Put A Pin In It! Enchanting Prague and Beyond
No Czech city has been written and talked about as much as Prague, the country’s picturesque capital. It’s a magical place where history comes alive and the mysteries of the past are revealed through the town’s uniquely preserved historical center. A UNESCO World Heritage Site, Prague boasts Romanesque chapels, Gothic cathedrals and Baroque palaces and gardens, making it a showcase of architectural masterpieces dating back centuries ago. Nicknamed “the city of a hundred spires” for its numerous towers, this European capital is regarded as a medieval jewel.
Prague is not merely a pretty face. It has the cred to back up its claim to fame. This is the city where the most influential men in Europe came together – rulers, generals, alchemists, Jewish scholars, writers, artists and musicians. It was here that Rabbi Loew is said to have brought the clay Golem to life; Giuseppe Arcimboldo created his unique portraits from fruit and vegetables; Franz Kafka put pen to paper and wrote his seminal works; Galileo, Copernicus and Kepler made their astronomical discoveries; and the compositions of Mozart, Smetana, Liszt and Dvorak were met with thunderous acclaim.
All of the major highlights of this fairy tale city can be explored on foot via ancient cobble-stoned streets. One of the must-see sights is Prague Castle, the largest medieval castle complex in the world. It’s home to the Old Royal Palace and nearby St. Vitus Cathedral and serves as the seat of the president of the Czech Republic and the burial place of the most important Czech rulers
and saints. You’ll be dazzled by the richly ornamented frescoes, statues and semi-precious stones adorning the 14th century gothic cathedral, which glistens in the sunlight. Hard to believe that such a grand project was completed using only hand labor!
The country’s most valuable historical artifacts, world famous paintings and hand annotated manuscripts by many of the greatest composers of the 17th century are carefully safeguarded within the castle complex, along with the Bohemian Crown Jewels and St. Vitus Treasure. Time your visit to see the ceremonial changing of the guard at noon and make sure you catch a midday classical music concert in the Lobkowicz Palace for the full experience. You’ll feel like privileged nobility as you sit in the palace’s exquisitely decorated 17th century Baroque Concert Hall while listening to works by Vivaldi, Bach, Mozart, Bizet and others. Then head outside and walk through the lovely terraced gardens beneath the castle before ambling down the steep, narrow streets and winding alleys of the Lesser Town.
Your visit to Prague should also include a stop at the Old Town Square, the true heart of the city, with its famed Old Town Hall and Astronomical Clock. The clock, which has adorned the façade of the building since 1410, is equipped with a mechanism consisting of statues of the twelve apostles. Every hour, a skeleton symbolizing death inverts an hourglass and pulls a rope, which opens two windows where you’ll see St. Peter leading a procession of the apostles. Then there’s the crowing of the cock and subsequent chimes to note the time. The clock also shows the movement of the sun and moon through the signs of the zodiac. At the top of the tower is a viewing gallery, offering a spectacular bird’s eye perspective of the entire city. From this vantage point, you’ll be captivated by a panorama of spires, domes, towers and colorful red roofs as far as the eye can see.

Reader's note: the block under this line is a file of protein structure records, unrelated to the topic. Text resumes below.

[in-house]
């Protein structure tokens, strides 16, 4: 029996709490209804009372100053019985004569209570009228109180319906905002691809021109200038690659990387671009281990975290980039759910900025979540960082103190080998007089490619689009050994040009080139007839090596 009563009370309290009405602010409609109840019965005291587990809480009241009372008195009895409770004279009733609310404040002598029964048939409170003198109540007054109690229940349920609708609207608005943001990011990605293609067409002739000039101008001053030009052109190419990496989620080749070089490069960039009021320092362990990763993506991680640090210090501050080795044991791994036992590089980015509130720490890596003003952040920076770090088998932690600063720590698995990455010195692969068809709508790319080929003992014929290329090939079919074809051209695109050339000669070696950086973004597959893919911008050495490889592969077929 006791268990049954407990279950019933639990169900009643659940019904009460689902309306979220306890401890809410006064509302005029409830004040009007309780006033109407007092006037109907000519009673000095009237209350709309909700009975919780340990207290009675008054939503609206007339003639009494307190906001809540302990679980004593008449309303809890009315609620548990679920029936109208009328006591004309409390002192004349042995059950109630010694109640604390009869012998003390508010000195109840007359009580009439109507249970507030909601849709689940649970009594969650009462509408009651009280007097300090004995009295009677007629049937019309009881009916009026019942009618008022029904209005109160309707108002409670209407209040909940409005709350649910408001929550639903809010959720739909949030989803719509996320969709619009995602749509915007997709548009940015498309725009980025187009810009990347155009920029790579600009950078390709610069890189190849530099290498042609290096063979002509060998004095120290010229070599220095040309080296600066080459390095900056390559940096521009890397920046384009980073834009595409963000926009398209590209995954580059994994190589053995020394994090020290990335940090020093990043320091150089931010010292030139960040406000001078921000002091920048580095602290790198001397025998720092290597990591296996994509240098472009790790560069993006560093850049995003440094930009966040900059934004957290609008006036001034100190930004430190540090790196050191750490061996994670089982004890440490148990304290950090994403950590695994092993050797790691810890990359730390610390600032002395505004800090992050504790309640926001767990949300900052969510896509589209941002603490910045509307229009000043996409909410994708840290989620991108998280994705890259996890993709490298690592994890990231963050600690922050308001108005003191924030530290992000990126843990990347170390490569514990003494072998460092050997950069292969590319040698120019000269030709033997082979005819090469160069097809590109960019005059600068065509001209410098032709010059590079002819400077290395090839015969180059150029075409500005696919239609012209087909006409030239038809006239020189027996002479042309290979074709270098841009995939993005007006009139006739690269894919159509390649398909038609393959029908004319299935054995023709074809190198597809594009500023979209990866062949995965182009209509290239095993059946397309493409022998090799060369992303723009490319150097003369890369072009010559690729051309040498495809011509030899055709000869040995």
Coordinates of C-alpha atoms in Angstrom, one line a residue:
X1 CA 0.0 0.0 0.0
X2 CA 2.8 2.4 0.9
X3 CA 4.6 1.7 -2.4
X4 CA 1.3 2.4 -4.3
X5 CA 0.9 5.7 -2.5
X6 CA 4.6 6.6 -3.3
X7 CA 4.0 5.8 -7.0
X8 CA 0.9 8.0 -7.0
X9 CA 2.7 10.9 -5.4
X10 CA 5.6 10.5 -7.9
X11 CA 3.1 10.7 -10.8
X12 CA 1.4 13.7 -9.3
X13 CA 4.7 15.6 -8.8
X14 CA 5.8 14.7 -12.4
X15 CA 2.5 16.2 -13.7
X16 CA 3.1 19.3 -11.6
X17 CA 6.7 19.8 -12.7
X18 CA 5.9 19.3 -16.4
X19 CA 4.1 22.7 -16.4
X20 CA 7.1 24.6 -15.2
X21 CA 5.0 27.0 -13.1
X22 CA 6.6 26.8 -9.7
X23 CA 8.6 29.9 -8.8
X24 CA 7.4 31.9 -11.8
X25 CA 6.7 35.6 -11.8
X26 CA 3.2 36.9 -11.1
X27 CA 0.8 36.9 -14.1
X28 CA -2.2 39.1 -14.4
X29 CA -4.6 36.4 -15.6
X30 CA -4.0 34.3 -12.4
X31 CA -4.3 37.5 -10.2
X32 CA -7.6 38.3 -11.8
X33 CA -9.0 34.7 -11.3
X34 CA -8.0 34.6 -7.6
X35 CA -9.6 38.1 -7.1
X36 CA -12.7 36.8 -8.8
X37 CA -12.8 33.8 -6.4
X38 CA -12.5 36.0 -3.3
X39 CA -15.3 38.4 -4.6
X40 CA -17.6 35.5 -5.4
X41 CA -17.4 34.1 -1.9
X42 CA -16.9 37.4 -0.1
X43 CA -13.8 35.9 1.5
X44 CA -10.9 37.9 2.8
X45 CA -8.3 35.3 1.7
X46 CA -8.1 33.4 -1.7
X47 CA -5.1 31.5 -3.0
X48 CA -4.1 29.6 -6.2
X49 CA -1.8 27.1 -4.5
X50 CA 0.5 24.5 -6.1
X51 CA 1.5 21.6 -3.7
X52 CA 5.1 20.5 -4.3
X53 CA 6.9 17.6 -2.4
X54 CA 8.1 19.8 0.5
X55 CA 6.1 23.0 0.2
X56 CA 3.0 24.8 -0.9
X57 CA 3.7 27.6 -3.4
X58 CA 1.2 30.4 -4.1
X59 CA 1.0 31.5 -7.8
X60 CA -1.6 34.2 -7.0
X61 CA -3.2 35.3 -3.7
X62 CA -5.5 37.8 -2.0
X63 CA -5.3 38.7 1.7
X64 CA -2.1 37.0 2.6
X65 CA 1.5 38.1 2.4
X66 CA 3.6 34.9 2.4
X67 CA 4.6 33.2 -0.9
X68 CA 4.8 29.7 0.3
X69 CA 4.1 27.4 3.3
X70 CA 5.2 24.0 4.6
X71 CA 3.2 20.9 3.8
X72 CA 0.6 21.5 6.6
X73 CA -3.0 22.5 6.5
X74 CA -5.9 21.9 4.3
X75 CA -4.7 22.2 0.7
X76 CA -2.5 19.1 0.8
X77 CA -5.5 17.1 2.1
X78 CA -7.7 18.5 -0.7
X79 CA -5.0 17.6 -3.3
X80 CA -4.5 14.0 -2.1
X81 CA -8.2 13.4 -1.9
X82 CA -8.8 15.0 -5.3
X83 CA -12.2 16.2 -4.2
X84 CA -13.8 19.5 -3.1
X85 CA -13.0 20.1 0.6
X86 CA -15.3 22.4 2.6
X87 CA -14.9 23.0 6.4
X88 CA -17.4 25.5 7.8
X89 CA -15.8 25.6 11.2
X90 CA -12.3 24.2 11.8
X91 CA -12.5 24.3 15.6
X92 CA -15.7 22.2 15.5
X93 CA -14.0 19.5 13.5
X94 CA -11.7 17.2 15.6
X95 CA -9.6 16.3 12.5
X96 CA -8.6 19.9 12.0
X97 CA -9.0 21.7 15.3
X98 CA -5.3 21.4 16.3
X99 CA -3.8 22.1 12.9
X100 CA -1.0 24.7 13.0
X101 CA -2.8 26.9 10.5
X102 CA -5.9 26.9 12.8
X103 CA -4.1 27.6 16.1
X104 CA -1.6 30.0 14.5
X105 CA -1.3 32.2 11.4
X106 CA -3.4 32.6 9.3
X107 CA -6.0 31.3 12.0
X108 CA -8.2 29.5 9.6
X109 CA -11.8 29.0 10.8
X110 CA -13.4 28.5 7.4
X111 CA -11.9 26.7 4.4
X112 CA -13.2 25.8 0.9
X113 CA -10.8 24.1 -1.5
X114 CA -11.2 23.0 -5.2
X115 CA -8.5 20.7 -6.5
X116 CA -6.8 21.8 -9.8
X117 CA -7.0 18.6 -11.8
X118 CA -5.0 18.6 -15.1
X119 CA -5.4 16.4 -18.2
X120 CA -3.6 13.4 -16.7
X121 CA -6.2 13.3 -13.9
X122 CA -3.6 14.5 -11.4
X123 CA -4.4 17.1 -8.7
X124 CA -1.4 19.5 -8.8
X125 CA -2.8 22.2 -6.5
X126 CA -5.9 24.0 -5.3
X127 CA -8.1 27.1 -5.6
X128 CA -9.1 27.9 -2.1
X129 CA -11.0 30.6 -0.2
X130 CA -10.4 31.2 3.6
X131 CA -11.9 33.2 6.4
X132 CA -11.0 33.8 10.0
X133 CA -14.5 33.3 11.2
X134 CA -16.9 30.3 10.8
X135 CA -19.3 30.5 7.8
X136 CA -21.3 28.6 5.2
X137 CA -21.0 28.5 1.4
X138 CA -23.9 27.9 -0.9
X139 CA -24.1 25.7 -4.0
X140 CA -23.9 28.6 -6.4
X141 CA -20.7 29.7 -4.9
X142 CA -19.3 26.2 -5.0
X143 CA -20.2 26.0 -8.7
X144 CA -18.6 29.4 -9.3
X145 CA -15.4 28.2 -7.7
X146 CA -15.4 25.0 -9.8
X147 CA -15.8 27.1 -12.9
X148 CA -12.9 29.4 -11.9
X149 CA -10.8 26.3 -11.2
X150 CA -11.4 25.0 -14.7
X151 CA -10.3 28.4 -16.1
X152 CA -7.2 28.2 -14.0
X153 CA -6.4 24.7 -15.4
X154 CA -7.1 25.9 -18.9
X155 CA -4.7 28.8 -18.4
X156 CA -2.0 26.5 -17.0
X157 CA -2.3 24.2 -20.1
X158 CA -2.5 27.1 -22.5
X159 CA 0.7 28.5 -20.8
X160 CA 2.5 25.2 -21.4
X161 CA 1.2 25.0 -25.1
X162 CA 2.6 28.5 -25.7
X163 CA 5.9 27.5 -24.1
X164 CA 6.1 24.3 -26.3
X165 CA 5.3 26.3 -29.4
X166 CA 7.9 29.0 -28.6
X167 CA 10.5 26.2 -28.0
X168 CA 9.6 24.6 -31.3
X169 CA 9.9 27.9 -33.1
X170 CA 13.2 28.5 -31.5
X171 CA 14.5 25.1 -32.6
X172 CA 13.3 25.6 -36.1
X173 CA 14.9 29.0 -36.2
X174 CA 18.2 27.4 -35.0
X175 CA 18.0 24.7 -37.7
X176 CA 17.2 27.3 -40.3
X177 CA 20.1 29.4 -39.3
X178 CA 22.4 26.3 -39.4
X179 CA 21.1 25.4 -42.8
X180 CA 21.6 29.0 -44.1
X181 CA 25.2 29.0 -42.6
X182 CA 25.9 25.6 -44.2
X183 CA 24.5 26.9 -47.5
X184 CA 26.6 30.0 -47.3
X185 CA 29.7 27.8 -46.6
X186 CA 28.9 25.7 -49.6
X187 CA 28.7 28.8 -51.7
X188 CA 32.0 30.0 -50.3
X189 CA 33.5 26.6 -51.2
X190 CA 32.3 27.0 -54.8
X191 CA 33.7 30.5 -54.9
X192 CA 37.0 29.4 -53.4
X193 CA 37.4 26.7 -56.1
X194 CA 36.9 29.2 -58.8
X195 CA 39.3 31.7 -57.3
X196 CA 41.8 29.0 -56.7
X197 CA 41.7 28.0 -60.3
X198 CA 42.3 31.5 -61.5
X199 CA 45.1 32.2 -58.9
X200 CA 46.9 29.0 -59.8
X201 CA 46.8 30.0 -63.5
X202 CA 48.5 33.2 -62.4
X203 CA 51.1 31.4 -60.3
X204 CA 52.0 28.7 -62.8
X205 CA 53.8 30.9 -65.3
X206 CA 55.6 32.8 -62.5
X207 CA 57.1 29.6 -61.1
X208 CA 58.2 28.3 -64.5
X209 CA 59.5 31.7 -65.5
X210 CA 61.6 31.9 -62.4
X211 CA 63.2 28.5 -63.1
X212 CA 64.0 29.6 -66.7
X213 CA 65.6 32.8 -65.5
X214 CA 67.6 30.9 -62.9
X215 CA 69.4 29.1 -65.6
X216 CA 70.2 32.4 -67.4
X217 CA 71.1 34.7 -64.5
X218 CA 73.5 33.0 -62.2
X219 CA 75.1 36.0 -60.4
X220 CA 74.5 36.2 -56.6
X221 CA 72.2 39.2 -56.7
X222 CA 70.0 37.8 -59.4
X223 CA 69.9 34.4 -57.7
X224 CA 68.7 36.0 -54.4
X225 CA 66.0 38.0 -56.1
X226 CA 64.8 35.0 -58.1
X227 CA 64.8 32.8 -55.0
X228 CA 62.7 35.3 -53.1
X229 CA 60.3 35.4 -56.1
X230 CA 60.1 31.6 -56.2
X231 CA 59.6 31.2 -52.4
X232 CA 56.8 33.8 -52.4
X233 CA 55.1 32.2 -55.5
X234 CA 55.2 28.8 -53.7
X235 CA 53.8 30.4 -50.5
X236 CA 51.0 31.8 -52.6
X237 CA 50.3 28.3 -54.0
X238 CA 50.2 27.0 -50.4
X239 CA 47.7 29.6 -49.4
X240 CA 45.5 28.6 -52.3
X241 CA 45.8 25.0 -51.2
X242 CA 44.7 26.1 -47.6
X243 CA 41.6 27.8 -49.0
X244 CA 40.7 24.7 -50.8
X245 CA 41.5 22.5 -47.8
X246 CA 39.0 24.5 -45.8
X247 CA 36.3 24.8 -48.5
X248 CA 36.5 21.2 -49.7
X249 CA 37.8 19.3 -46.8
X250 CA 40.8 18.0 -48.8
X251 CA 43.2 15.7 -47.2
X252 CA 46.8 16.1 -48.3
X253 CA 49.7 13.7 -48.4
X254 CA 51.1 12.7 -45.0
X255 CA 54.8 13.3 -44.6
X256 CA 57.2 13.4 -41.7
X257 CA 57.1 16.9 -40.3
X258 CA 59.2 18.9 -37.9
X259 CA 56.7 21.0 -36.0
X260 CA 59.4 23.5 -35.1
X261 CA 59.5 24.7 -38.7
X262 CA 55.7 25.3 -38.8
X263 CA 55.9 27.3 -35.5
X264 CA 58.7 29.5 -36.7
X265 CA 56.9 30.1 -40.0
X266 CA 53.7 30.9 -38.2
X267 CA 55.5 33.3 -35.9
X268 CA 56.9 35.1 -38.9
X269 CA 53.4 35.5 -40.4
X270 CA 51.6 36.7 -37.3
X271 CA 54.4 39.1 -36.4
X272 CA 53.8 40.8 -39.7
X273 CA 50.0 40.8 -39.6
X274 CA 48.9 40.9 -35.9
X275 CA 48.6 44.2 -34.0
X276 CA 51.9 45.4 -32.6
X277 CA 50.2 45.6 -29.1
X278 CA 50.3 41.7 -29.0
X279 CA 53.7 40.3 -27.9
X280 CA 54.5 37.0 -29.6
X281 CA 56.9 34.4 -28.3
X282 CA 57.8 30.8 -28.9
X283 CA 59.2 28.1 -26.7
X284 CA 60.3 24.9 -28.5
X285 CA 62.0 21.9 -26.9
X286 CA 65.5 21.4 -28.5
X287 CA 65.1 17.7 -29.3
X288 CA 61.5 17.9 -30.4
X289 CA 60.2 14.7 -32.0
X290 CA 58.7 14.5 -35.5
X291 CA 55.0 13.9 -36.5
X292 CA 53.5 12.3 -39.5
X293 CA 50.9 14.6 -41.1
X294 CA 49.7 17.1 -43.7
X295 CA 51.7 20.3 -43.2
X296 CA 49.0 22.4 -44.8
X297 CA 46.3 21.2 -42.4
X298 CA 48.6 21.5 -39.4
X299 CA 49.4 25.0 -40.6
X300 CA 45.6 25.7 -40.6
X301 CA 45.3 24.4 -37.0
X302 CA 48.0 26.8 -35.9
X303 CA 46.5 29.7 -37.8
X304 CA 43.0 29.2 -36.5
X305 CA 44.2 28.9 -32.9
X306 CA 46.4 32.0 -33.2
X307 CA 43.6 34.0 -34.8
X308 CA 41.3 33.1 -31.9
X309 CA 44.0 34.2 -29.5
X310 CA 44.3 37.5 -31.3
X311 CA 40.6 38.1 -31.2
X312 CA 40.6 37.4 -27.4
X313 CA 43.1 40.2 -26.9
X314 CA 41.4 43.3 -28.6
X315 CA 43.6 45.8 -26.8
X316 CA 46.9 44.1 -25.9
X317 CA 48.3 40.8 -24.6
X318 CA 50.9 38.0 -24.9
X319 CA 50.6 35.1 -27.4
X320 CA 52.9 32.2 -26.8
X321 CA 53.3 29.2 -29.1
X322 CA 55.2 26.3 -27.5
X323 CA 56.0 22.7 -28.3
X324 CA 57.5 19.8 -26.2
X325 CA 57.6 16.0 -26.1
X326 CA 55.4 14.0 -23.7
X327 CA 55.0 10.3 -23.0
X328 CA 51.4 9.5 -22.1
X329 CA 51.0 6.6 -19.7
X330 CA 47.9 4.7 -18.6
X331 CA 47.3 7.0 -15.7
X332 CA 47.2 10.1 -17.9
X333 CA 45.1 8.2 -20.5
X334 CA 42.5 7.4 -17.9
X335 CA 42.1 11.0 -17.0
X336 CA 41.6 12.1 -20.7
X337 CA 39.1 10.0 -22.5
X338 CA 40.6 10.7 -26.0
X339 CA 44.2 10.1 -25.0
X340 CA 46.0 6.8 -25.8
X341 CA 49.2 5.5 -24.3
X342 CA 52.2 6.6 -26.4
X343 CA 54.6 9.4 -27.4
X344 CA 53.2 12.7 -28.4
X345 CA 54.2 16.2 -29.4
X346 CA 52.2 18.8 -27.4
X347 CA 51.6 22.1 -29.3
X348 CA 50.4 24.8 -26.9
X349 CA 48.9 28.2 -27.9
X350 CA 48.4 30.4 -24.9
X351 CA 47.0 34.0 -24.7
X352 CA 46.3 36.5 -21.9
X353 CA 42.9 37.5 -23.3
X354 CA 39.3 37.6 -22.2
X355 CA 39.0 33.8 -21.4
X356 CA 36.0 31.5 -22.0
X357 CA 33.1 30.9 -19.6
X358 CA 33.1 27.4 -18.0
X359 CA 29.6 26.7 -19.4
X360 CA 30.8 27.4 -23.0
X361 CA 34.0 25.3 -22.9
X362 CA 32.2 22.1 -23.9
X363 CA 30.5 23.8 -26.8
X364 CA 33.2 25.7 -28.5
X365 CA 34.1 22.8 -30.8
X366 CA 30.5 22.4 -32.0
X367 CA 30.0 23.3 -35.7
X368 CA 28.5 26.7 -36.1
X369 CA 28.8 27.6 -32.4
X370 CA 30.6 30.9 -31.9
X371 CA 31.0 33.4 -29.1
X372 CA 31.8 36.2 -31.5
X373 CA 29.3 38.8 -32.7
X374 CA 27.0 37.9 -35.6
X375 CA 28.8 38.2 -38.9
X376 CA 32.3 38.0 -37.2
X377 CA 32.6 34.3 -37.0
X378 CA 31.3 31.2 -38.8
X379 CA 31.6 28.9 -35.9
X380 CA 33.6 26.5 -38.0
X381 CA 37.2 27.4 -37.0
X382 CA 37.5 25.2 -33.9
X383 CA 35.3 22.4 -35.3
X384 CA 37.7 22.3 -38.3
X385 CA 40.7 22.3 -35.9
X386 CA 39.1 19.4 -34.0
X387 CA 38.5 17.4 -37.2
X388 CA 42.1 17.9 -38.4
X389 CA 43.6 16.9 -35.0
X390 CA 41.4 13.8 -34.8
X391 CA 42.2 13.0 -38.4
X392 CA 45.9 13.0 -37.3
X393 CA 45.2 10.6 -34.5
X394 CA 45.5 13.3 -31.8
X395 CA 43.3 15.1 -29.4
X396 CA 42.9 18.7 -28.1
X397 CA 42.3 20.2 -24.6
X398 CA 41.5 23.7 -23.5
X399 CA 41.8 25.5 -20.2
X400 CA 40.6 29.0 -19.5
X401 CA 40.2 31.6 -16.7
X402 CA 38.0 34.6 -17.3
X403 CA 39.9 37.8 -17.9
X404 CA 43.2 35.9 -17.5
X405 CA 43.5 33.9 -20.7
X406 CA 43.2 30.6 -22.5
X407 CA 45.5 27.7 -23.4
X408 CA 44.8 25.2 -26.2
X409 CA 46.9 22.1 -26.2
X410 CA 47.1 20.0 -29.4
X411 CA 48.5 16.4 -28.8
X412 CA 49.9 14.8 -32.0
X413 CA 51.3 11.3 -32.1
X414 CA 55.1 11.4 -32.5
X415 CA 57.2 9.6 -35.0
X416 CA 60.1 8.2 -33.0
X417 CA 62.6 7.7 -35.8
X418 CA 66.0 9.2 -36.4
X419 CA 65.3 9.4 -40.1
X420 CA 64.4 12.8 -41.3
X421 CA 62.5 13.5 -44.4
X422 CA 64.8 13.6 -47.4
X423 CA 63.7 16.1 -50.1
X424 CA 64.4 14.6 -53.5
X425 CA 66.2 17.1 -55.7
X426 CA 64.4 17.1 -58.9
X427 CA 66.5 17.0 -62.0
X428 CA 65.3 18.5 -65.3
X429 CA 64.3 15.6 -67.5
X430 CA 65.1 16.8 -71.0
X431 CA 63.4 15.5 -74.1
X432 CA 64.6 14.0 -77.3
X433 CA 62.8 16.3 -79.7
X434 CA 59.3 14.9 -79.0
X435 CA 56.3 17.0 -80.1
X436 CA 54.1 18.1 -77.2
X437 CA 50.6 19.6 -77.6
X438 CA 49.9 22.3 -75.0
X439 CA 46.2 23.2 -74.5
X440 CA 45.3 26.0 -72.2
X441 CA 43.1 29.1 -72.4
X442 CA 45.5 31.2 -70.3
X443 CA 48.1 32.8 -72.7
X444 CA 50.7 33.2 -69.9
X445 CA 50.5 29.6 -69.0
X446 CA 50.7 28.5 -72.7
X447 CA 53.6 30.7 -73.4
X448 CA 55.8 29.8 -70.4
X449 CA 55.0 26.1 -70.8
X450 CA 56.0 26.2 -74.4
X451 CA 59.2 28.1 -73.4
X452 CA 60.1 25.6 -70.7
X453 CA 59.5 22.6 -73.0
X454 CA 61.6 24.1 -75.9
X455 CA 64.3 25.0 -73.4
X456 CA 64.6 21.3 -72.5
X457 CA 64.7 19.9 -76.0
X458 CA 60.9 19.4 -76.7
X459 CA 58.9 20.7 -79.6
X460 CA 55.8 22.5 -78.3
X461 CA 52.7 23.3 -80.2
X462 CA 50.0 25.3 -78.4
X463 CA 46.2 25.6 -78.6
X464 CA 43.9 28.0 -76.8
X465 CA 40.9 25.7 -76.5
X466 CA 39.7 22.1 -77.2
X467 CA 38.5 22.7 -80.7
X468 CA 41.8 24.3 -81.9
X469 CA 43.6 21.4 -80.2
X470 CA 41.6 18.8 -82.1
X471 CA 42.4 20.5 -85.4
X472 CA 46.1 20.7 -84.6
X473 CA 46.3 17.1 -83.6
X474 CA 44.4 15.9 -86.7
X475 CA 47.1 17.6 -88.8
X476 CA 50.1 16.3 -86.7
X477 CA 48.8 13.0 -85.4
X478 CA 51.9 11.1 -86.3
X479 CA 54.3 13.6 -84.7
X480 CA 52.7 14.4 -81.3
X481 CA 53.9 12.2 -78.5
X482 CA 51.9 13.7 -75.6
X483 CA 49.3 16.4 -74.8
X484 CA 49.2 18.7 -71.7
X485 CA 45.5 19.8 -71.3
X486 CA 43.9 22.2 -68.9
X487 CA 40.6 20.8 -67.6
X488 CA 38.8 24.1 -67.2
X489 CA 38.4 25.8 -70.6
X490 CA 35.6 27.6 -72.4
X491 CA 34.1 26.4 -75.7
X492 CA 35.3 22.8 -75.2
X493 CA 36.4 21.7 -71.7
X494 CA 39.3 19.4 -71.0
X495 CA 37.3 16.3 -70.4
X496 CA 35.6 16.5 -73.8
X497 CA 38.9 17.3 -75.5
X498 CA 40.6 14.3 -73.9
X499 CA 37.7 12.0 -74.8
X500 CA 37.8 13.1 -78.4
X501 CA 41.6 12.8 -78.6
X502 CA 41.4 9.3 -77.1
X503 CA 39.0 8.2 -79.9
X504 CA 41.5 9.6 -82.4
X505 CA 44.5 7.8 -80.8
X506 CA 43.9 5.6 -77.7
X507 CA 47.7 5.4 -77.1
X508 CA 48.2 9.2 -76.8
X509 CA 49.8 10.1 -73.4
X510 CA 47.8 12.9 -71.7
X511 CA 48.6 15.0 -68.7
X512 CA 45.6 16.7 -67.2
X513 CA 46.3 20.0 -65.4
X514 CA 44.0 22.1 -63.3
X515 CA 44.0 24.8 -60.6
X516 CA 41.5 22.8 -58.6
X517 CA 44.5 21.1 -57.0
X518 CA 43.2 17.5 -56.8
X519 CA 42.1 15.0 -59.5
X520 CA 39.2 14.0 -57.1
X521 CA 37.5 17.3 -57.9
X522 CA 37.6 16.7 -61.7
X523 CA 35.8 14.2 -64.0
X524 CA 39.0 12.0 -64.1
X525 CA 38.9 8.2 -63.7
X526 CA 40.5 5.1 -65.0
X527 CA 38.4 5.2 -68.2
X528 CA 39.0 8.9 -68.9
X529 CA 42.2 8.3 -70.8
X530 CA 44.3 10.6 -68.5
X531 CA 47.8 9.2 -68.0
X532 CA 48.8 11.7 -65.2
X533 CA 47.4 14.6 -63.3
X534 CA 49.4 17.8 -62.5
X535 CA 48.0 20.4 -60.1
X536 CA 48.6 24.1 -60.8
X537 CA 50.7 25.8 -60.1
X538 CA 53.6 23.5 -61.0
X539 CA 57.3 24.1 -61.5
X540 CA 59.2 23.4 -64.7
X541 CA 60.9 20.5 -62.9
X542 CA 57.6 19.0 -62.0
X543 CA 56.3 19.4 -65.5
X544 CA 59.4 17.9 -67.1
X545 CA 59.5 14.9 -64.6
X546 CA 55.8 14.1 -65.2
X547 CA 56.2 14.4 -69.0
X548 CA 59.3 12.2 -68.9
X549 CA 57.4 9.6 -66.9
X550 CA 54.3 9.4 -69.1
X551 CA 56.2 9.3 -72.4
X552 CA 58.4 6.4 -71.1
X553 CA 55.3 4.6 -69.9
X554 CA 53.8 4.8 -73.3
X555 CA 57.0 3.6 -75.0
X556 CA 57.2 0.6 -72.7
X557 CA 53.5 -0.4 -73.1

The 14th century Charles Bridge with its magnificent Baroque statues is another highlight. Spanning sixteen arches, it’s lined with thirty Baroque statues of religious figures, each with its own story to tell. The bridge crosses over the scenic Vltava River and serves as the main pedestrian walkway between the Castle District and Prague’s Old Town, New Town and the Jewish Quarter. It is best to visit the Charles in the early morning before it’s besieged by crowds of tourists.
There are numerous other sights to take in during your stay in the city, including the Municipal House, the most magnificent Art Nouveau building in the country; the Jewish town of Josefov, with the oldest active synagogue in Europe; Petrin Hill, a peaceful forested park in the heart of the metropolis with an observation tower built as a mini version of the Eiffel Tower; and Estates Theatre, where you can watch a production of The Marriage of Figaro.the opera was personally conducted there by Mozart in 1781 and has been performed at the same location ever since.
Prague, though, is often as far as most travelers go when it comes to the Czech Republic. It’s clear that the town is the undisputed crown and mother of Czech cities. However, if you limit yourself only to Prague, you will miss so much more. The country is full of many unique treasures and wonders, particularly in the Vysocina or highlands region, which has the highest concentration of monuments on the UNESCO Cultural and Natural Heritage List within the Czech Republic. Among them is Telč, the “Town of Inspiration,” with its famed triangular-shaped village